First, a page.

Designing Organizations That Are Built to Change
Most large-scale change efforts fail to meet their expectations. A major problem is that even the most advanced change models will stumble when they face organizational designs and management practices that are inherently anti-change.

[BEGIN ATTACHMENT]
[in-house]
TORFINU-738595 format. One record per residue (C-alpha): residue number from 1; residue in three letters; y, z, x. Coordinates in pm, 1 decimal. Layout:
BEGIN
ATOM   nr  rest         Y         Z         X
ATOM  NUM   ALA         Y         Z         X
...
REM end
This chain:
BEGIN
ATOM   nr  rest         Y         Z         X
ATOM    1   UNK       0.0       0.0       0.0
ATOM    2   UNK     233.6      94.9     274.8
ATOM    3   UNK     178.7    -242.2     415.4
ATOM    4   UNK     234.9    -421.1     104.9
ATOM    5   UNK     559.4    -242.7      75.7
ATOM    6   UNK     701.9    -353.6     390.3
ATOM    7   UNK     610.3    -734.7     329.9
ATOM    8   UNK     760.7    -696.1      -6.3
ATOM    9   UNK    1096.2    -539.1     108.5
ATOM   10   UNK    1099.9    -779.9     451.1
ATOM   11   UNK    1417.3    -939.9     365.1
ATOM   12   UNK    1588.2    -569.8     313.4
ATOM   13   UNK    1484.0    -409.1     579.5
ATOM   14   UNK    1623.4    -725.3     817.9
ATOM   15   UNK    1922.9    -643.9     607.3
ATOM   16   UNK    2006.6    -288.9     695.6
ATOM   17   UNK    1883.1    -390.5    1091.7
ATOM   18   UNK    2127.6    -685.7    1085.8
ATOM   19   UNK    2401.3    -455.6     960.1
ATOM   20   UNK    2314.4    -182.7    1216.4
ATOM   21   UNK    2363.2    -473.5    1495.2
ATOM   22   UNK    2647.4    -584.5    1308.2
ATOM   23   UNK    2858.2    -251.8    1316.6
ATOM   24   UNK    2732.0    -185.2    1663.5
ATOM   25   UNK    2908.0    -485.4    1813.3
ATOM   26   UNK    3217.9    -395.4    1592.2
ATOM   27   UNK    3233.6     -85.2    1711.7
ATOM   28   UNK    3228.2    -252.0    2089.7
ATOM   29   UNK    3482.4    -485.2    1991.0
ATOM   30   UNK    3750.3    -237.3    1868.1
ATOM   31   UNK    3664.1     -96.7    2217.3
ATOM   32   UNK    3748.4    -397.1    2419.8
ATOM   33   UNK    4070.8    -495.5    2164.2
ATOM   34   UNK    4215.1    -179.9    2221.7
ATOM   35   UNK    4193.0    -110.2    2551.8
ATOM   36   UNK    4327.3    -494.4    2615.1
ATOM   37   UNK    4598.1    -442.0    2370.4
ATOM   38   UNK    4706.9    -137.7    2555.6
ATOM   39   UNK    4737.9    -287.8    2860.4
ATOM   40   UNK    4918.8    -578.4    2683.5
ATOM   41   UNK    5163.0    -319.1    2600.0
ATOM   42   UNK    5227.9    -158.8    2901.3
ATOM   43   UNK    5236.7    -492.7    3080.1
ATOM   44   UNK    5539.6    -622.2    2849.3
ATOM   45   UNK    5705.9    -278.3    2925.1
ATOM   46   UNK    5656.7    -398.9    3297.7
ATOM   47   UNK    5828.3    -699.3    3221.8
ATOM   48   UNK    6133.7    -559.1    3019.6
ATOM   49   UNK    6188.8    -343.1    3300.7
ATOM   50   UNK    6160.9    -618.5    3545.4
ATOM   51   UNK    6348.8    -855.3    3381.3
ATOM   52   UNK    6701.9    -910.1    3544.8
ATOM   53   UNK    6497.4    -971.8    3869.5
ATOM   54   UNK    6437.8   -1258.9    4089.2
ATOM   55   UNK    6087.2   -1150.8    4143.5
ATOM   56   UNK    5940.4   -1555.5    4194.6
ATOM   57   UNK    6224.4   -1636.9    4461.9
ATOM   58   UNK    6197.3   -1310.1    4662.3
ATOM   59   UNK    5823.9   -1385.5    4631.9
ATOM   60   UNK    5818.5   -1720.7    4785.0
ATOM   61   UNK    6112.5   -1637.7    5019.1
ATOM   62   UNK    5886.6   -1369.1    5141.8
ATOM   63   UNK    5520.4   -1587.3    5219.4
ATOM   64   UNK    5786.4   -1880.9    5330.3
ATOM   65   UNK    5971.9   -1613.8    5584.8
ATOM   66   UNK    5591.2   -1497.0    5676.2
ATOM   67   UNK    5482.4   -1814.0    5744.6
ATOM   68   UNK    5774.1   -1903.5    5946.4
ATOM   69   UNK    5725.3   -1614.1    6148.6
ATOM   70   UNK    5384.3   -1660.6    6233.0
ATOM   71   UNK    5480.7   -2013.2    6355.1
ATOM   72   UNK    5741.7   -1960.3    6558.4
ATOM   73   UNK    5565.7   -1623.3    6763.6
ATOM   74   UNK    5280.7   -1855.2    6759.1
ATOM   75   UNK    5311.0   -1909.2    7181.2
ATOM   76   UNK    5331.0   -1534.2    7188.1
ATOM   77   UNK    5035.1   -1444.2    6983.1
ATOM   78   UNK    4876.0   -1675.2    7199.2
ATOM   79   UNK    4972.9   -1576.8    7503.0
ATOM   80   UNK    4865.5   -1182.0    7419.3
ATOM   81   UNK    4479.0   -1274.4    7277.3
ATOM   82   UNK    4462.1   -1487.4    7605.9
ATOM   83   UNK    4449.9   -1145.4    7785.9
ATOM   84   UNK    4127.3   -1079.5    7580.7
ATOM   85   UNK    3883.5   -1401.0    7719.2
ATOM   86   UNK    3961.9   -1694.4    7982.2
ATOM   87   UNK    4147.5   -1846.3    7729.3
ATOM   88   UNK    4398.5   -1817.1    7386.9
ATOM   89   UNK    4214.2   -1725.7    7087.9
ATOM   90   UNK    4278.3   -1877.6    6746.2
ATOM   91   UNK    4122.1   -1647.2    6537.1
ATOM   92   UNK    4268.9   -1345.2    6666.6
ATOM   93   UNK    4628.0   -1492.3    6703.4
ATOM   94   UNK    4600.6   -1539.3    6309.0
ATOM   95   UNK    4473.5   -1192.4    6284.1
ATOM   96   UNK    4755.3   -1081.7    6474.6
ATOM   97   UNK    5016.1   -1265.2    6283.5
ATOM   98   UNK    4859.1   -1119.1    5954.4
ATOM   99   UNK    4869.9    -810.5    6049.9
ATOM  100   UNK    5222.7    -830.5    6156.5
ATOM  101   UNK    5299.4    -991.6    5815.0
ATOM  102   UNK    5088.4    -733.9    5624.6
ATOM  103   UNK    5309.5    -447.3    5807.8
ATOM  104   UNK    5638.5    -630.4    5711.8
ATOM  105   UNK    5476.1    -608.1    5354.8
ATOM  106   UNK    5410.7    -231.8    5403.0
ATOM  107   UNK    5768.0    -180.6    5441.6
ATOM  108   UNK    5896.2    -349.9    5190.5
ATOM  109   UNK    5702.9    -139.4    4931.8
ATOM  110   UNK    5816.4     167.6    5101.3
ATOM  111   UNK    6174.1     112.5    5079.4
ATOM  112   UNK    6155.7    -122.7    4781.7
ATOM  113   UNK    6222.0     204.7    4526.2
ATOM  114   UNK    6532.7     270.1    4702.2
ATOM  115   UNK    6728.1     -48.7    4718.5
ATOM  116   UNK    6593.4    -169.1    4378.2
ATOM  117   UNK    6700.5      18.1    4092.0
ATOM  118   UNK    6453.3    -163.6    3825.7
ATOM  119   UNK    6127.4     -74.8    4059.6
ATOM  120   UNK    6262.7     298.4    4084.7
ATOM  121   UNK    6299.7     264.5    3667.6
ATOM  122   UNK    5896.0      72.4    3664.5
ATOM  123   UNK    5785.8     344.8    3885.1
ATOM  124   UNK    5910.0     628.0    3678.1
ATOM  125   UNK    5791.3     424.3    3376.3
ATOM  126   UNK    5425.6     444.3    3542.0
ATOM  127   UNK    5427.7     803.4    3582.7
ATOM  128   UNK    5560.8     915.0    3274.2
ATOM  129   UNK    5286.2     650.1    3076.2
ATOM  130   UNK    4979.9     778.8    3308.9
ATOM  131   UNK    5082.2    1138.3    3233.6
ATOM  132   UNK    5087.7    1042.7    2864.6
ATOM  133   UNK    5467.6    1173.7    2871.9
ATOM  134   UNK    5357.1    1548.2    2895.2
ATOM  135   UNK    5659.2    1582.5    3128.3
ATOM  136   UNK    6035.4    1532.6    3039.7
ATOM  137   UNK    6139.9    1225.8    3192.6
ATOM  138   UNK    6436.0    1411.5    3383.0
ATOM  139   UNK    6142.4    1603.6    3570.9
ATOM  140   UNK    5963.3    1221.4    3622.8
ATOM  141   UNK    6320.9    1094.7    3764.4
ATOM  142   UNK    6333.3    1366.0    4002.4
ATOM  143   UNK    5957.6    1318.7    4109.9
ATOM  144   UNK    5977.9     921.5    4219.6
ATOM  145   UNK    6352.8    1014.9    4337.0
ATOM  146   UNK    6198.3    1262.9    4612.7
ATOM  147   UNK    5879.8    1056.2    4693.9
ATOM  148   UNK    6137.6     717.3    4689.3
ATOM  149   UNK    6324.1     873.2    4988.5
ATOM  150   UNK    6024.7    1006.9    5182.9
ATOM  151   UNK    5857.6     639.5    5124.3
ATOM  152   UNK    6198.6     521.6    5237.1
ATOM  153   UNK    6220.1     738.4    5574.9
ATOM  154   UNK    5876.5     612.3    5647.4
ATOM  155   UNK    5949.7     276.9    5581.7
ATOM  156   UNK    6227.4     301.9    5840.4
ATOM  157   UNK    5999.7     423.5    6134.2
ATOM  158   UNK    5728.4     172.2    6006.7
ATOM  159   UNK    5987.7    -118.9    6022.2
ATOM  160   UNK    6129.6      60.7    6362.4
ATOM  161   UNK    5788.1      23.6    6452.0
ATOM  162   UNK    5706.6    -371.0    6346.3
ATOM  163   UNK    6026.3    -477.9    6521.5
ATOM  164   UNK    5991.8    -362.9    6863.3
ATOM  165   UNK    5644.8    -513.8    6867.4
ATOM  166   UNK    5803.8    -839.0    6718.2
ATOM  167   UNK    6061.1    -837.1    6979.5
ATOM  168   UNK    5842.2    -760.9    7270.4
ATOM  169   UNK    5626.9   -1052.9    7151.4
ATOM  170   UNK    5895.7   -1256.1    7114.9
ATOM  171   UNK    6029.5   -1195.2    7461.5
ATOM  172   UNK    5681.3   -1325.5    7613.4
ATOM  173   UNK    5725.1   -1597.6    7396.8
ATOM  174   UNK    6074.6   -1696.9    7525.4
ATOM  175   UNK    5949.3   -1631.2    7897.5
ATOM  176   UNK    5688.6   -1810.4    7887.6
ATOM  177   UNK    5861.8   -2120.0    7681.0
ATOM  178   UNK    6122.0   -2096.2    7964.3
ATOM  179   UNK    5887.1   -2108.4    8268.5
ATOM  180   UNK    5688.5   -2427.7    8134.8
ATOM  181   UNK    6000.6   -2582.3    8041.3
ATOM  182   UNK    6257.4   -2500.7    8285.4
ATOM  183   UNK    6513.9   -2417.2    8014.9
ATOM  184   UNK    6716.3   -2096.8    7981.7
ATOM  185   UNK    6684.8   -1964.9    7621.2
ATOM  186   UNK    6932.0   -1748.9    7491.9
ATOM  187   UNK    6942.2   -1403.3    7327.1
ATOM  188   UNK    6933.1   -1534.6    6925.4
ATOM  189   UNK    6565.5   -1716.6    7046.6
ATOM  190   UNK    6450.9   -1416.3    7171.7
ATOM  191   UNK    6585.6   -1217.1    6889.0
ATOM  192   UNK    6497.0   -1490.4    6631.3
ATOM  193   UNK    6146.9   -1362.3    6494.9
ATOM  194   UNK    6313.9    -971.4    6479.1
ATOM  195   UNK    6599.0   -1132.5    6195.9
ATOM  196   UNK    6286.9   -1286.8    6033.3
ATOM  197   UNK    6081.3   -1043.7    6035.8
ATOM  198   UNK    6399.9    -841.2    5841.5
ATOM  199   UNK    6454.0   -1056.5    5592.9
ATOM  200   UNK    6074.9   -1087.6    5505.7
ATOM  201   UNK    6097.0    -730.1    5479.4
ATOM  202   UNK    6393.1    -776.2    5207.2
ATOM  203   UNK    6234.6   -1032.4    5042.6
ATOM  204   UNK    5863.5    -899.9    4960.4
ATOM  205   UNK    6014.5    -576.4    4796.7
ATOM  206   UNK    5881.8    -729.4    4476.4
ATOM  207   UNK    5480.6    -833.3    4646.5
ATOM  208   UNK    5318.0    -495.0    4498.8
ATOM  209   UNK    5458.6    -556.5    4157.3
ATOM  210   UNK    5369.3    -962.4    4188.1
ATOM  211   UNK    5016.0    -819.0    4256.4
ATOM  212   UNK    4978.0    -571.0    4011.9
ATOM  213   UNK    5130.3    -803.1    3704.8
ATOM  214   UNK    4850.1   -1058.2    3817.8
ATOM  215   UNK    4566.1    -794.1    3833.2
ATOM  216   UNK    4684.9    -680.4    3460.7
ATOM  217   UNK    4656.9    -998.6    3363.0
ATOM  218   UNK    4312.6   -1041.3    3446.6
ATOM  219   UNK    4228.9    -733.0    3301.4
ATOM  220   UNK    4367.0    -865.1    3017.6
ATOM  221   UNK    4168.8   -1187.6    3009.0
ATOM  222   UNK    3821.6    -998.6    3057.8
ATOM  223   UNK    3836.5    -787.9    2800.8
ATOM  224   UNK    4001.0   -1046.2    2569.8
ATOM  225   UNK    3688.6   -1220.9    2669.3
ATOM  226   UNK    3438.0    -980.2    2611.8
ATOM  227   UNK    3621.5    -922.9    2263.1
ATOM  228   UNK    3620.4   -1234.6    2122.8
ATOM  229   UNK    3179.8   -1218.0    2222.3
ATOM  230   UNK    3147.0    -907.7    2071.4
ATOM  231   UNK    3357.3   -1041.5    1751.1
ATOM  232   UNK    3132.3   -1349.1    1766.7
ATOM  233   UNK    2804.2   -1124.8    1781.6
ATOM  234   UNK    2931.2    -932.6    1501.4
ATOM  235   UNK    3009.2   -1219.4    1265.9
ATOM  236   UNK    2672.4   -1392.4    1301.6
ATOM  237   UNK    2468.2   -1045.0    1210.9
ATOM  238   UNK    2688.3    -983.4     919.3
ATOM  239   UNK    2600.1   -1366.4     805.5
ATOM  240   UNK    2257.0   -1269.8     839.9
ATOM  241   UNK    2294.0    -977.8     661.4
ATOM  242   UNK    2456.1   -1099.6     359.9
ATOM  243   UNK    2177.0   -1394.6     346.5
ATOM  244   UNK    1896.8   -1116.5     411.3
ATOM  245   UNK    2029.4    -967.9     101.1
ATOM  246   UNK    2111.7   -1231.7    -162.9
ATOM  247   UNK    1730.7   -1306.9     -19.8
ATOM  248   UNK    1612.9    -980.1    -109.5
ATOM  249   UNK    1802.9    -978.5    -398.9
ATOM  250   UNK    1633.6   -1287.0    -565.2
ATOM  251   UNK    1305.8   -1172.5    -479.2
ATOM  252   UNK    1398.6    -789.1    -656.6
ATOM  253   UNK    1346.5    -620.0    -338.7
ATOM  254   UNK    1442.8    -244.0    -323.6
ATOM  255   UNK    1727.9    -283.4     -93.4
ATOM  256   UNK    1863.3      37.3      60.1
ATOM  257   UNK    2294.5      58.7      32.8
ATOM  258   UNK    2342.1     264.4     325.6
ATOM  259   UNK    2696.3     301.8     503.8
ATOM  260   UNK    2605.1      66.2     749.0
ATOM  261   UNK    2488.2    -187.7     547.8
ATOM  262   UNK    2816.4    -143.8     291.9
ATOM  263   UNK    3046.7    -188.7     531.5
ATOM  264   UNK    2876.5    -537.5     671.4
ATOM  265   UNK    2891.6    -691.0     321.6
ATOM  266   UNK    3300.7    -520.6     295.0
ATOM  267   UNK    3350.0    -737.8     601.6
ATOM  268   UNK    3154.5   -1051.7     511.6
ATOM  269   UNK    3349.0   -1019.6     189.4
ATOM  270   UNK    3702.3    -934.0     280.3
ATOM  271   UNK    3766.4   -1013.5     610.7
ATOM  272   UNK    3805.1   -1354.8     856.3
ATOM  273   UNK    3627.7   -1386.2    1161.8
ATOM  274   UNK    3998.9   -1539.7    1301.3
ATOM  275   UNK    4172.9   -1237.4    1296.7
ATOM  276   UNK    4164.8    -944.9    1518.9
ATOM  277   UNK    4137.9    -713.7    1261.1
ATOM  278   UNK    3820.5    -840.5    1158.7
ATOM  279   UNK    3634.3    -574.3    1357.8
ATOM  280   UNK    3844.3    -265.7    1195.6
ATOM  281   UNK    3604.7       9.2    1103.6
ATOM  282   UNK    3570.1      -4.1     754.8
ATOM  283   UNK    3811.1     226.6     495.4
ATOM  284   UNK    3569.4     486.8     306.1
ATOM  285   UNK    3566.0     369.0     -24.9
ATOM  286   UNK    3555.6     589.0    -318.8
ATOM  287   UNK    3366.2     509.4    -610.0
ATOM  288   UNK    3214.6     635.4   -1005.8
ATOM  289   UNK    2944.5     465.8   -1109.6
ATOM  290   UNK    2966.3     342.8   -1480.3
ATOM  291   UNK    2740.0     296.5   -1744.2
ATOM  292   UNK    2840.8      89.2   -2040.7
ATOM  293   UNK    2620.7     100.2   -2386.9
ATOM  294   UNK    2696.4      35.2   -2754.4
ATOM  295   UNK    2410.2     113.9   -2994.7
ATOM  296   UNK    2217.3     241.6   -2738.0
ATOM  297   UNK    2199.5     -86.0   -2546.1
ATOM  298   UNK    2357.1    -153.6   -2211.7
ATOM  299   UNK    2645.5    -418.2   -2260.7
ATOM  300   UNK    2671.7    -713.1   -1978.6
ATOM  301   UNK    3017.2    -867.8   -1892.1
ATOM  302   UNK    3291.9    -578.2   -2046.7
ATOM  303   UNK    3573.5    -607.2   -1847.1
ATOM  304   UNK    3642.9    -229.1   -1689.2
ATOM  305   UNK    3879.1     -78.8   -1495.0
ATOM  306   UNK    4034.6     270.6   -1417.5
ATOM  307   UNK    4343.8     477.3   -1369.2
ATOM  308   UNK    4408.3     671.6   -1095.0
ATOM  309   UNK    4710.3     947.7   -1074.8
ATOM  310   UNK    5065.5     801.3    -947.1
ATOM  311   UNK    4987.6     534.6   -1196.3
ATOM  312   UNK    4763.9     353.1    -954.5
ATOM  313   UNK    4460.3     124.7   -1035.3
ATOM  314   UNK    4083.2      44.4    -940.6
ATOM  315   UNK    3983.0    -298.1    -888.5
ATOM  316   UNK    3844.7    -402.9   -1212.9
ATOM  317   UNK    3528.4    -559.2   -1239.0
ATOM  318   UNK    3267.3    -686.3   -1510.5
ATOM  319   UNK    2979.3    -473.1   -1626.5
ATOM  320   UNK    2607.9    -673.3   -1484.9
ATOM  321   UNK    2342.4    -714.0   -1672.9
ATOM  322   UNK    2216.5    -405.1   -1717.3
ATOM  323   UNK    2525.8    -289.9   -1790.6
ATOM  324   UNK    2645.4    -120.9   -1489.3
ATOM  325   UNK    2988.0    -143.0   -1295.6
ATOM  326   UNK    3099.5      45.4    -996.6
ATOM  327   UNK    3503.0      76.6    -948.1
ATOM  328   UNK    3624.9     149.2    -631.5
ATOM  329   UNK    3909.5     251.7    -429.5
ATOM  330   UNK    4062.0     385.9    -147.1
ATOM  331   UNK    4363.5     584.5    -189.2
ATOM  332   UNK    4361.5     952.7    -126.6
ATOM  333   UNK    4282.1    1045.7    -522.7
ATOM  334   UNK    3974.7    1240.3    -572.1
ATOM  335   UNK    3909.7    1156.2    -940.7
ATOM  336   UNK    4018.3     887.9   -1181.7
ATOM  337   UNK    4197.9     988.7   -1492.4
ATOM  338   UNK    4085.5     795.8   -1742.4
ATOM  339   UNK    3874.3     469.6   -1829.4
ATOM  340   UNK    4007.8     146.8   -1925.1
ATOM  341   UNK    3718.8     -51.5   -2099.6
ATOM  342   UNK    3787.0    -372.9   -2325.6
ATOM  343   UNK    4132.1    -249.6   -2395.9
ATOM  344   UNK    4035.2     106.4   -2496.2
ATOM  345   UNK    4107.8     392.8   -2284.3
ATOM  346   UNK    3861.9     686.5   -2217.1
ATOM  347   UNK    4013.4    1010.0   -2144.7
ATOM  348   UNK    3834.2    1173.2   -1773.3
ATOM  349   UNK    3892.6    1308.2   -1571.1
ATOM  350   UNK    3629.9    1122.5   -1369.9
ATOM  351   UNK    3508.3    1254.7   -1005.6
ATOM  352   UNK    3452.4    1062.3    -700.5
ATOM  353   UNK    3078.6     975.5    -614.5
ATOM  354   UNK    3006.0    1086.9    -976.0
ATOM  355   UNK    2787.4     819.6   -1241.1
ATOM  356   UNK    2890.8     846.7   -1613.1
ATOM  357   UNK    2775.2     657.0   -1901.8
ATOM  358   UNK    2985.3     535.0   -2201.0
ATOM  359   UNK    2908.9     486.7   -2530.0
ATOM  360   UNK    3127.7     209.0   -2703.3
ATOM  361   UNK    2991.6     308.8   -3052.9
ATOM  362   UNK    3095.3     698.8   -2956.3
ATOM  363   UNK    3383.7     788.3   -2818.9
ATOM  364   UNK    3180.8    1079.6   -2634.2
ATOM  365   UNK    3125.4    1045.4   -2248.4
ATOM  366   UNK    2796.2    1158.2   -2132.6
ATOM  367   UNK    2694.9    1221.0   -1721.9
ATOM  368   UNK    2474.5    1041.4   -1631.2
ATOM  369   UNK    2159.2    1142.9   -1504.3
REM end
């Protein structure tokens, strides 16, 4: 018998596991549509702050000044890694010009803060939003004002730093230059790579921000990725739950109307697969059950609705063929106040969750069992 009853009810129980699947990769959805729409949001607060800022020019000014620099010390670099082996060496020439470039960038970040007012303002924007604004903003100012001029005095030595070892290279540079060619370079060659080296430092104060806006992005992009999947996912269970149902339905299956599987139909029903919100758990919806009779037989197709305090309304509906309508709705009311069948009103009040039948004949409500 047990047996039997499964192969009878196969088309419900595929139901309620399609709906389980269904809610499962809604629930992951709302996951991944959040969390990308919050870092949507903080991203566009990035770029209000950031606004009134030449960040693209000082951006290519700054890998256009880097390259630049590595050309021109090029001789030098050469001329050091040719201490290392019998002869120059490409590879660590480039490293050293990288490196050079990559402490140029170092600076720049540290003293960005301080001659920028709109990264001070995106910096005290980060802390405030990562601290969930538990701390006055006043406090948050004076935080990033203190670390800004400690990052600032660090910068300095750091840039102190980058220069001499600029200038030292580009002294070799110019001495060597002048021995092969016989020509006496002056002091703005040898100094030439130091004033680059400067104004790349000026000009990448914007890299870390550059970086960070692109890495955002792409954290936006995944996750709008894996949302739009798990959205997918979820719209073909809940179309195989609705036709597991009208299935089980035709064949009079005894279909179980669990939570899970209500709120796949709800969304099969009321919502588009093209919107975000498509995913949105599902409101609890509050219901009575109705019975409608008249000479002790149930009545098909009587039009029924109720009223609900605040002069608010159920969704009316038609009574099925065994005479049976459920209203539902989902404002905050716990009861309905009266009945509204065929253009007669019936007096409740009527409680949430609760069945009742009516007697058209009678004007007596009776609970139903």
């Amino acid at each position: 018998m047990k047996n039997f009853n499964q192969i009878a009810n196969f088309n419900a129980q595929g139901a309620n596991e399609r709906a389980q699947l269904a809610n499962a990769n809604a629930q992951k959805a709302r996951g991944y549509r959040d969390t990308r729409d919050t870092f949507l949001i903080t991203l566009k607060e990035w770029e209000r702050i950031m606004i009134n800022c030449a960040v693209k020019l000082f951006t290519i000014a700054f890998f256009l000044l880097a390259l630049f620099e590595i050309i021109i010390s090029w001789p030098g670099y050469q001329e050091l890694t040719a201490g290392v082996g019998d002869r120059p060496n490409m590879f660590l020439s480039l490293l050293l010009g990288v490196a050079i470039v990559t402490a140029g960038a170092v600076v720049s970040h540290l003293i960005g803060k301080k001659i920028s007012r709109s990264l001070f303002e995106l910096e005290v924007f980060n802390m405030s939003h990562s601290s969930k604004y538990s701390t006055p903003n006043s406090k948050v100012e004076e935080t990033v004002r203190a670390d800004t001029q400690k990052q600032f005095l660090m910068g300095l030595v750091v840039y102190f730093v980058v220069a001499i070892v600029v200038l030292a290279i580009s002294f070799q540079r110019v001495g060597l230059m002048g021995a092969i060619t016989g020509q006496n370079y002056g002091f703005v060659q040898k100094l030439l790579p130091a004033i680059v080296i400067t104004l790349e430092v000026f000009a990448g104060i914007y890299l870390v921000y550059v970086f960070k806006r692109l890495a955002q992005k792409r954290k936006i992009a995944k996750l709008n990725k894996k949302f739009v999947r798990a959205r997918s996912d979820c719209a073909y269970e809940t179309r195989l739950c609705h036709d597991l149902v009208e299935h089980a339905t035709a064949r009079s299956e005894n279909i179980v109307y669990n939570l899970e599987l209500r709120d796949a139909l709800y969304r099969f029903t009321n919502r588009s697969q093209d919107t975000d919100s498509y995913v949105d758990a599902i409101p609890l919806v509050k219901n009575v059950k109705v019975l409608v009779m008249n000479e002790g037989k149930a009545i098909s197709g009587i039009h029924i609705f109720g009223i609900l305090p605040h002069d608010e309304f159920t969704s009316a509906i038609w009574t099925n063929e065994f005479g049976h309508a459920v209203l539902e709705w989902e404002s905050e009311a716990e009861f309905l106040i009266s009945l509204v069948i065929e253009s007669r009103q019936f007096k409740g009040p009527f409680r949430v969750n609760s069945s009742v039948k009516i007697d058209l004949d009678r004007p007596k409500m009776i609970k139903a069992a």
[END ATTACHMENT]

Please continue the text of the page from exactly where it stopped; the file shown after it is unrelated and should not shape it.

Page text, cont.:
The truth is that the effectiveness of change efforts is largely determined by organizational design, or how a company's structure, processes, reward systems and other features are orchestrated over time to support one another as well as the company's strategic intent, identity and capabilities. In a world that is perpetually changing, an organization's design must support the idea that the implementation and reimplementation of a strategy is a continuous process. However, a number of traditional organizational design features tend to discourage -- and not encourage -- change. Thus, to transform themselves into organizations that are "built to change," companies need to rethink a number of these basic design assumptions with respect to managing talent (forget about job descriptions and redefine the relationship between company and worker), reward systems (implement a "person-based" pay system), structure (redesign the organization to maximize its "surface area"), information and decision processes (scrap the annual-budget process and move decision making closer to the front lines), and leaders (replace hierarchical command-and-control with shared leadership).